pic of me with love signHello Family,
As you know the country of Haiti was devastated by an earthquake and after shocks in January.  It seems that only a few short months ago the country was slammed by five hurricanes that caused wide spread destruction.  As I listen to news reports and hear comments by people trying to make sense of the natural disasters that continue to plague Haiti, I thought about the book of Job in the First Testament in the Christian Bible and the issues that are raised in the story; such as innocent or undeserved suffering and how people behave when calamity strikes.
It is becoming a familiar refrain from some leaders in the U.S. to blame the victims of calamity for their plight.  As Unitarian Universalist, what is our theology when it comes to calamity?  When is it ok to blame someone or a country when a natural disaster causes wide spread death and destruction?  I think one of our greatest challenges as UUs is our ability to articulate our theology in a way that communicates our beliefs.  Our first Unitarian Universalist principle calls us to promote and affirm the inherent worth and dignity of every person.  Our UU theology challenges us to be inclusive, that is to embrace the people of Haiti along with the people who blame them for their plight in their hour of biblical suffering.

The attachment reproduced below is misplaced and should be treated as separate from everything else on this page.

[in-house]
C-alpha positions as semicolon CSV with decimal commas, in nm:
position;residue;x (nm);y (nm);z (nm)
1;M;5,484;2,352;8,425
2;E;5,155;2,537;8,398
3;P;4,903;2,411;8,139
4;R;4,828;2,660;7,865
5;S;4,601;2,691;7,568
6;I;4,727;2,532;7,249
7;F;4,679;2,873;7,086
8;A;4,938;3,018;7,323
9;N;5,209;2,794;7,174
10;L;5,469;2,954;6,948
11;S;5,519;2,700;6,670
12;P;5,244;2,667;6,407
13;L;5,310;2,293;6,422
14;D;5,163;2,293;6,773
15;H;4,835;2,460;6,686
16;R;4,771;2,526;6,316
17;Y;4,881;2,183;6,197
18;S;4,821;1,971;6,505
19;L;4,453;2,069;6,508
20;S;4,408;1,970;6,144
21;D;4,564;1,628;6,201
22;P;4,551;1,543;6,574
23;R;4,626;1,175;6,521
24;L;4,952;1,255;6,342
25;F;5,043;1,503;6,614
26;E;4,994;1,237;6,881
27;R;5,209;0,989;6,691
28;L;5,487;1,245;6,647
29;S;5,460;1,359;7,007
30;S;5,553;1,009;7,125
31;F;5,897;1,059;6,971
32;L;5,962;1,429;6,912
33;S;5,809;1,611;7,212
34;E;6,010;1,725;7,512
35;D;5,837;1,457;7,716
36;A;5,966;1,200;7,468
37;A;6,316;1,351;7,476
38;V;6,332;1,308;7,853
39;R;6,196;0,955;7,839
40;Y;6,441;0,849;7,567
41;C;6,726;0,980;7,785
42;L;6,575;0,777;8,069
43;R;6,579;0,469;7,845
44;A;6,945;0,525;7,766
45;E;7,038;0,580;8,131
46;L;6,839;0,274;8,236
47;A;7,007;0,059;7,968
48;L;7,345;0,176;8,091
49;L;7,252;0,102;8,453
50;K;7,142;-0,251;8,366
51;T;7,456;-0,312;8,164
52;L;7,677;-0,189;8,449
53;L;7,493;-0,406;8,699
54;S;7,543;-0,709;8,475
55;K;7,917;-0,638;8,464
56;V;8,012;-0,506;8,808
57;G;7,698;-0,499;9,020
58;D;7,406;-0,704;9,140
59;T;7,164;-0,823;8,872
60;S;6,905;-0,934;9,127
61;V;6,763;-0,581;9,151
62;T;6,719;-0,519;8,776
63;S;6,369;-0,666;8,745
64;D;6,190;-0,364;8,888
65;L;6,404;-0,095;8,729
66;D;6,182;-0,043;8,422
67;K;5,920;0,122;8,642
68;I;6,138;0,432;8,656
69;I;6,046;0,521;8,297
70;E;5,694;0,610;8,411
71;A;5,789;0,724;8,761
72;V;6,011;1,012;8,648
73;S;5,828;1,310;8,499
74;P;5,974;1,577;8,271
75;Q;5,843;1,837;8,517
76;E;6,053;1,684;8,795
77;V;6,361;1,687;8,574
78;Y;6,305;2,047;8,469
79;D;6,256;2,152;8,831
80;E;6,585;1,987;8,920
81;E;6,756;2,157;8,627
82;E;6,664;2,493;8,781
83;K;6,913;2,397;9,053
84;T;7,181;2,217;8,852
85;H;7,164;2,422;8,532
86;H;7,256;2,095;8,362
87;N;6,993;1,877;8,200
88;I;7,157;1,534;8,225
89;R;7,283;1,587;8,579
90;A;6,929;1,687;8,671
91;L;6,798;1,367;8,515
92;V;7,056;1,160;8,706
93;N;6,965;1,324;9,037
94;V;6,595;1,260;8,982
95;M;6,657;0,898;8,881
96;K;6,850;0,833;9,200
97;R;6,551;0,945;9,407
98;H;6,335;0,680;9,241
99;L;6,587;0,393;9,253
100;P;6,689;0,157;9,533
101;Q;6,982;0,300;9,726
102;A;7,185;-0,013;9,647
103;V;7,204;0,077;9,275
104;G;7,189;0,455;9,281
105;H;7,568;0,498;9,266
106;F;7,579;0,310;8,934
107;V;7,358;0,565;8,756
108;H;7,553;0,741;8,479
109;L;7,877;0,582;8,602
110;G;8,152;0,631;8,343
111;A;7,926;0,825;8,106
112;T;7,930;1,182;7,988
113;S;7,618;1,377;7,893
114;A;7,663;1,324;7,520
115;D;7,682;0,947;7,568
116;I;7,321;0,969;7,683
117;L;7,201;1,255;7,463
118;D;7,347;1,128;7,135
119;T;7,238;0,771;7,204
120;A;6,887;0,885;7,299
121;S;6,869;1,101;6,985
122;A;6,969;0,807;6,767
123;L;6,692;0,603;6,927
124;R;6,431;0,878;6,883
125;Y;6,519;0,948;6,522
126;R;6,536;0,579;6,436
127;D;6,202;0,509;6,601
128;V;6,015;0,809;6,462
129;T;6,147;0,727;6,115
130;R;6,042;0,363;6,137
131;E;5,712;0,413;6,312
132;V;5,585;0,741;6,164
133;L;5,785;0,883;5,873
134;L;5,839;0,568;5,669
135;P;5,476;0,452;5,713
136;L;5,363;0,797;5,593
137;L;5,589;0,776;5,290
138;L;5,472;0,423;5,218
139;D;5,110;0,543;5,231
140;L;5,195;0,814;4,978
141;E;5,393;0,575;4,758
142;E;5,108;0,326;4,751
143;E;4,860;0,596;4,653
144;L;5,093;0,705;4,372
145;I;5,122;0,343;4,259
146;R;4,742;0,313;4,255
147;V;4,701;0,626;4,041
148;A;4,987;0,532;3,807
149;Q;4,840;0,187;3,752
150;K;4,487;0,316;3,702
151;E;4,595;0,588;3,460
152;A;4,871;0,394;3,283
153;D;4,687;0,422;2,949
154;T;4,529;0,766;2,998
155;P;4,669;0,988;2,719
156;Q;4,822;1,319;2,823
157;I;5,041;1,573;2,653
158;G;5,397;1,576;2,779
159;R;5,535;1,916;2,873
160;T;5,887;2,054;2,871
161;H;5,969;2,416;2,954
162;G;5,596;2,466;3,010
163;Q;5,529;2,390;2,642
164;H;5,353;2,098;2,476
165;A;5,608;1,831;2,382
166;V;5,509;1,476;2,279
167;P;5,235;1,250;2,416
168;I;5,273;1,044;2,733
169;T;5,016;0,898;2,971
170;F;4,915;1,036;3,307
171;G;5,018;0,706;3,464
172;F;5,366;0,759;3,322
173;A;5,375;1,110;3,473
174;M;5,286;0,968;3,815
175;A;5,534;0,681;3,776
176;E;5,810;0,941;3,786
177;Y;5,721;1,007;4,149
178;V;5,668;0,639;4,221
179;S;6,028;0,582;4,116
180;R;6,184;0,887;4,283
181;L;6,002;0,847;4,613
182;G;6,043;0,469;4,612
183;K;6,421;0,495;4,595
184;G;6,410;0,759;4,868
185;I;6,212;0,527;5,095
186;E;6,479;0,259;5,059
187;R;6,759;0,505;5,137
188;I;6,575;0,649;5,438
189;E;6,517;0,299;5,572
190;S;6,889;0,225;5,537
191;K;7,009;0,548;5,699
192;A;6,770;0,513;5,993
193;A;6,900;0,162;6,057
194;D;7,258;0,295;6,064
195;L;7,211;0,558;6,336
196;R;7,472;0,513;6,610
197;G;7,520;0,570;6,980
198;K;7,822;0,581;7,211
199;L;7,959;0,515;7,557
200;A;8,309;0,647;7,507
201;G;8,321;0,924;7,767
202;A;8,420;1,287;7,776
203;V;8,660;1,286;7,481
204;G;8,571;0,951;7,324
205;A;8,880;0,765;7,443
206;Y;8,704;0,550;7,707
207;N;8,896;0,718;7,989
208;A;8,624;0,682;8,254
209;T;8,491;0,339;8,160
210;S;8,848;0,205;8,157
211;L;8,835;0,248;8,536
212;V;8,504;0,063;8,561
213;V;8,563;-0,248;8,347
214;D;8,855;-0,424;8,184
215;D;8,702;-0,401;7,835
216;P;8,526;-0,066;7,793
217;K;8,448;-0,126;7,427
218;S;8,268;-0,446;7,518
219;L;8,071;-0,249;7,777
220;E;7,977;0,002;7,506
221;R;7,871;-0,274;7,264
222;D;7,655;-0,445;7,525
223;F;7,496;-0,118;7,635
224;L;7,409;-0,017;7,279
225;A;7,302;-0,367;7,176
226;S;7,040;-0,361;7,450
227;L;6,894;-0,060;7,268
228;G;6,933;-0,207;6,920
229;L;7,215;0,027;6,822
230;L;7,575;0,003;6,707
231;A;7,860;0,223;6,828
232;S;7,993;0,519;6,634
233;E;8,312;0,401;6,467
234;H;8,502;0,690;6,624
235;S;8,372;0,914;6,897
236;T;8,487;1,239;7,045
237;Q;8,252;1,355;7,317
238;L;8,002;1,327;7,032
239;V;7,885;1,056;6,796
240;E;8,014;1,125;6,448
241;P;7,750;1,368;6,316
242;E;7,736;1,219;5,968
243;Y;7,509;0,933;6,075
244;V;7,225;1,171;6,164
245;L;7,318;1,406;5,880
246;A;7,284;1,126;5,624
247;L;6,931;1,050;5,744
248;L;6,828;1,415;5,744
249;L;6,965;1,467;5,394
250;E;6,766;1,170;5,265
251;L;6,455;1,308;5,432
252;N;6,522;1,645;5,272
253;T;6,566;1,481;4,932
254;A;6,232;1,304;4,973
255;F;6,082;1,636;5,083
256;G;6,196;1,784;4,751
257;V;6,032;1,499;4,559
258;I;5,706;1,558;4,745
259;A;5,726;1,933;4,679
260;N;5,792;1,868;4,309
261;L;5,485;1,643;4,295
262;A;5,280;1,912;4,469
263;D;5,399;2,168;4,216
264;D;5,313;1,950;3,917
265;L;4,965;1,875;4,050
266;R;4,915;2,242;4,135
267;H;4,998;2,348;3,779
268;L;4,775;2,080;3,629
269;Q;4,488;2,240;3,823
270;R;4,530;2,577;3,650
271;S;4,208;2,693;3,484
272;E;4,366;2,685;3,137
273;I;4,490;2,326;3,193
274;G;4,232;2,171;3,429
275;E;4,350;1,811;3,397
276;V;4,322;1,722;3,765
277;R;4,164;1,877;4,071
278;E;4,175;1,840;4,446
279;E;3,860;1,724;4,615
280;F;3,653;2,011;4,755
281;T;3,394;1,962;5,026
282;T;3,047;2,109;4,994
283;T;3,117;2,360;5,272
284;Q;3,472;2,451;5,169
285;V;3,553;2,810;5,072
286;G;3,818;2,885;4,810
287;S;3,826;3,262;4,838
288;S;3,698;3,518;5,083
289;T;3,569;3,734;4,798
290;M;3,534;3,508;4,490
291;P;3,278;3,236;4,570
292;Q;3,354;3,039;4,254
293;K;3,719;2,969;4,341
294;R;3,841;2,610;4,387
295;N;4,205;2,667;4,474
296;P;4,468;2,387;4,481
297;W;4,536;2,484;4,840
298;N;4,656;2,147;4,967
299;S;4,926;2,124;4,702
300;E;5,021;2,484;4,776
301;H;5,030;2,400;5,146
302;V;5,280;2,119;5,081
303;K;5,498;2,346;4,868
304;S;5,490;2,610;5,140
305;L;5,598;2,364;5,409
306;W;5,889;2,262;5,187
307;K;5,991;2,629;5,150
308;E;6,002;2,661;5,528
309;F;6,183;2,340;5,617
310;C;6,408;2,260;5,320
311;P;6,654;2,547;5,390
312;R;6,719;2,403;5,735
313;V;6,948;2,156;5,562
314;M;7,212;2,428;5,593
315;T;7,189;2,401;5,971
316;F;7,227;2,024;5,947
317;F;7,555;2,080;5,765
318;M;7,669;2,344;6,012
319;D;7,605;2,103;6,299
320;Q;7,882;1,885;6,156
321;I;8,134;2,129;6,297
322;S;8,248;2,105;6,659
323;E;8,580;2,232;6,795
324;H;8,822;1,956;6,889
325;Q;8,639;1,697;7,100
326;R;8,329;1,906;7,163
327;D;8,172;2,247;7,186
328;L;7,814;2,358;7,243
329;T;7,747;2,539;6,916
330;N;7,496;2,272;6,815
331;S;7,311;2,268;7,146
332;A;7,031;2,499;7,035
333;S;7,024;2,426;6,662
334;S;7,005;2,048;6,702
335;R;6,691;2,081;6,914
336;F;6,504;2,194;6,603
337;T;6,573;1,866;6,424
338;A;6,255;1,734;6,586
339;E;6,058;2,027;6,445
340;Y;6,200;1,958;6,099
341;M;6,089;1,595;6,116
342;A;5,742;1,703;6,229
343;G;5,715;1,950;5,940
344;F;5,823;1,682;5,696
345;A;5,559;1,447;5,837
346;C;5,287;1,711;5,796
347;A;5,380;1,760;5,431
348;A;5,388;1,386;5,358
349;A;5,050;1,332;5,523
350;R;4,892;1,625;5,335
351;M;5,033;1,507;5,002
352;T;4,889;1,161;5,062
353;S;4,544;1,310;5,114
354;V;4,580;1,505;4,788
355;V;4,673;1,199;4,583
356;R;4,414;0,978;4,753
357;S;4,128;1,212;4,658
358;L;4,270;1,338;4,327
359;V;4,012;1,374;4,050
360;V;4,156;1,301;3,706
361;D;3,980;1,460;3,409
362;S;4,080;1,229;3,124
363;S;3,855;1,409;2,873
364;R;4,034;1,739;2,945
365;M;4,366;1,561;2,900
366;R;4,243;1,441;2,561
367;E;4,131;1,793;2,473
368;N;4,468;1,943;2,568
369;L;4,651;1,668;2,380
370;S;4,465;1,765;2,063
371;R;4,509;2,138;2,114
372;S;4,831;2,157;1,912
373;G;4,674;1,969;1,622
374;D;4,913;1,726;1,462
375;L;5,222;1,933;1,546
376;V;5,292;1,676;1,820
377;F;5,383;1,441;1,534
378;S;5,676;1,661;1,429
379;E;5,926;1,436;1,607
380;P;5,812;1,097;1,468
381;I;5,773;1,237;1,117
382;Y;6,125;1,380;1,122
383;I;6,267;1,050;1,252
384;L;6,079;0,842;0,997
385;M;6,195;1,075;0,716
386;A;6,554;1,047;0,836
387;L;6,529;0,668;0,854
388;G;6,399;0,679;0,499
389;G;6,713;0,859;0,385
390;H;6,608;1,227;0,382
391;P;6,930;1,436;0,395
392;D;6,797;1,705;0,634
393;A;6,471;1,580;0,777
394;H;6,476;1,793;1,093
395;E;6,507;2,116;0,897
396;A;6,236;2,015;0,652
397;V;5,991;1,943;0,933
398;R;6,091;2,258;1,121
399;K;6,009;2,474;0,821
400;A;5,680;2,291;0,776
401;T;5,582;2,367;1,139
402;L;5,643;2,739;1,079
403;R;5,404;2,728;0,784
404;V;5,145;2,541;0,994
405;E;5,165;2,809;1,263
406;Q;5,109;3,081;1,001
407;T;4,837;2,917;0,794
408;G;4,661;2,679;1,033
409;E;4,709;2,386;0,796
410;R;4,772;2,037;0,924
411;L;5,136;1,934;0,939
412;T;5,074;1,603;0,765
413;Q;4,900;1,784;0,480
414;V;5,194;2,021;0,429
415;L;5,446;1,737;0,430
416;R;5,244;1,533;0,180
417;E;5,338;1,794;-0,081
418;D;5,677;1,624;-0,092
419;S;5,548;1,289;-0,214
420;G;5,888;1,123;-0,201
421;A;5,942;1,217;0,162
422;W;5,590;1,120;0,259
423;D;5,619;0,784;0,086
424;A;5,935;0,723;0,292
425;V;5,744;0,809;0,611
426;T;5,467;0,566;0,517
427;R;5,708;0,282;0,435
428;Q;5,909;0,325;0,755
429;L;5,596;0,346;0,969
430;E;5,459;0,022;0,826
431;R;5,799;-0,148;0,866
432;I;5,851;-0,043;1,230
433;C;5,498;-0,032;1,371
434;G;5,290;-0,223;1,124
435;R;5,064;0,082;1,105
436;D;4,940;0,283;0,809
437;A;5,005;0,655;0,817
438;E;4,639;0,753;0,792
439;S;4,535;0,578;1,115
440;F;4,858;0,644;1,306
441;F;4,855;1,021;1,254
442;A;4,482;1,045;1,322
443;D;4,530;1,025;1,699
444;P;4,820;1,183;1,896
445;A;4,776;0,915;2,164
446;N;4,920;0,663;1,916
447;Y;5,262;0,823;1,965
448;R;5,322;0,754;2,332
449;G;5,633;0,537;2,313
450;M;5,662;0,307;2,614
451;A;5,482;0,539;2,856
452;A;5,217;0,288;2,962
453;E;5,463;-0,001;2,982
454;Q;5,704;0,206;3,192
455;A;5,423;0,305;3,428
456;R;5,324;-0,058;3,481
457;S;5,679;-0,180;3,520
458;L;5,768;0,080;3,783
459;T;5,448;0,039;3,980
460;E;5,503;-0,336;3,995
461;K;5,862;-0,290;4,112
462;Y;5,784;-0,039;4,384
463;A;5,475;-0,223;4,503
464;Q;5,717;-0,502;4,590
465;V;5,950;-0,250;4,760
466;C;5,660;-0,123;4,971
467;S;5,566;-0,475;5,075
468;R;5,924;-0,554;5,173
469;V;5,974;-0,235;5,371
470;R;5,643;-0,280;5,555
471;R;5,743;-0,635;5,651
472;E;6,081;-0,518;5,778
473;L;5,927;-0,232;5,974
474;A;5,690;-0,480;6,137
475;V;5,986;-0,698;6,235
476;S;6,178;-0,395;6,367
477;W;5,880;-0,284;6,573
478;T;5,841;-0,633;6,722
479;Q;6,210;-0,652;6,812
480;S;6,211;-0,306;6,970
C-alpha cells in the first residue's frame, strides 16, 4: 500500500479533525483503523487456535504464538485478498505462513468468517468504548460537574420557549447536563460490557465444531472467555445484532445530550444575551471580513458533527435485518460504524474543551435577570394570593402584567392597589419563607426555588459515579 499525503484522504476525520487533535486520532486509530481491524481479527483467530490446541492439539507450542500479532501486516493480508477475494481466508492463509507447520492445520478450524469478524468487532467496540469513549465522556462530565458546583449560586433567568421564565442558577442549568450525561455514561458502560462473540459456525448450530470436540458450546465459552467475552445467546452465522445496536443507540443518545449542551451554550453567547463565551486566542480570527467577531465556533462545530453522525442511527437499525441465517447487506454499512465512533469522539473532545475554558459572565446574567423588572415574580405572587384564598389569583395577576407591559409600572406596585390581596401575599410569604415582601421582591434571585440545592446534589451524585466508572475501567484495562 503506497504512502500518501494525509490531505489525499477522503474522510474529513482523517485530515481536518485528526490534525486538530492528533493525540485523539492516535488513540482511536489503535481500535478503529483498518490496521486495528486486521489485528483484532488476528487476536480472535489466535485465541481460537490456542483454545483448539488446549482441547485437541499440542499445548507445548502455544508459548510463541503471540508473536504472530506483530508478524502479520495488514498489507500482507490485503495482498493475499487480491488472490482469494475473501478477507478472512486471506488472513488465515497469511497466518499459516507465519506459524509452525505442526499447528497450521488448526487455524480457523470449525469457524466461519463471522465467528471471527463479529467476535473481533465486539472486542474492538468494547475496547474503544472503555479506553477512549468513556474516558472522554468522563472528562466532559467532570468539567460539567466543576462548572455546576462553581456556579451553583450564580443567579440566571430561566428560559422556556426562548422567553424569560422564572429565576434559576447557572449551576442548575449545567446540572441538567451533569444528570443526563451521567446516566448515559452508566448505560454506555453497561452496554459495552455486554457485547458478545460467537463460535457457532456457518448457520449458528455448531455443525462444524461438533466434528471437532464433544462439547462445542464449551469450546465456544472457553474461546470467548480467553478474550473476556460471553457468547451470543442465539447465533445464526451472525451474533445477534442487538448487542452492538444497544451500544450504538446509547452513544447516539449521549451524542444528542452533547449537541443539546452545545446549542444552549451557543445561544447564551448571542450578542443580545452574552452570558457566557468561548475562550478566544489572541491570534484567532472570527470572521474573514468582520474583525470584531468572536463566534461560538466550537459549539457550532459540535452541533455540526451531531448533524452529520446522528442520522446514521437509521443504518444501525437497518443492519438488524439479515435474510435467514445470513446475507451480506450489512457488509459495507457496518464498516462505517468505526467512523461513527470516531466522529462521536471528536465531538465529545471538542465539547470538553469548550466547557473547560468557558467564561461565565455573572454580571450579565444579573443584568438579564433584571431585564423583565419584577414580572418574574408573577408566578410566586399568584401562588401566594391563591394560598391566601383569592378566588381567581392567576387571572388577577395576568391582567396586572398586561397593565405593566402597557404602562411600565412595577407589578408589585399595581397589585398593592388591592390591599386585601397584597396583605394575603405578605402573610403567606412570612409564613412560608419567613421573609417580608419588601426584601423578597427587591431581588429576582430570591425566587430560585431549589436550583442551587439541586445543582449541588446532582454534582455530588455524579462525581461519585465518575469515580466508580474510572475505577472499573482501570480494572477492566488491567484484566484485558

It is not too late to show your support for the people of Haiti.  Please contact your local UU congregation to learn how you can get involved in relief efforts.  You can also donate to the UUSC and UUA joint Haiti earthquake relief fund http://www.uusc.org/.  Let us live our UU faith by not judging or questioning why someone is suffering. Rather, let us be mindful and attentive to the fact they are suffering and do our human best to ease their pain.
As always I would love to hear from you.  You can message me on Facebook at Monica Cummings, email me at mcummings@uua.org or leave a comment for me on the YaYA of Color blog, UU Living Mosaic at http://uuyayaoc.blogs.uua.org/.
Living My Faith,
Rev. Monica

About the Author
T. Resnikoff
Ted Resnikoff is the Digital Communications Editor at the Unitarian Universalist Association.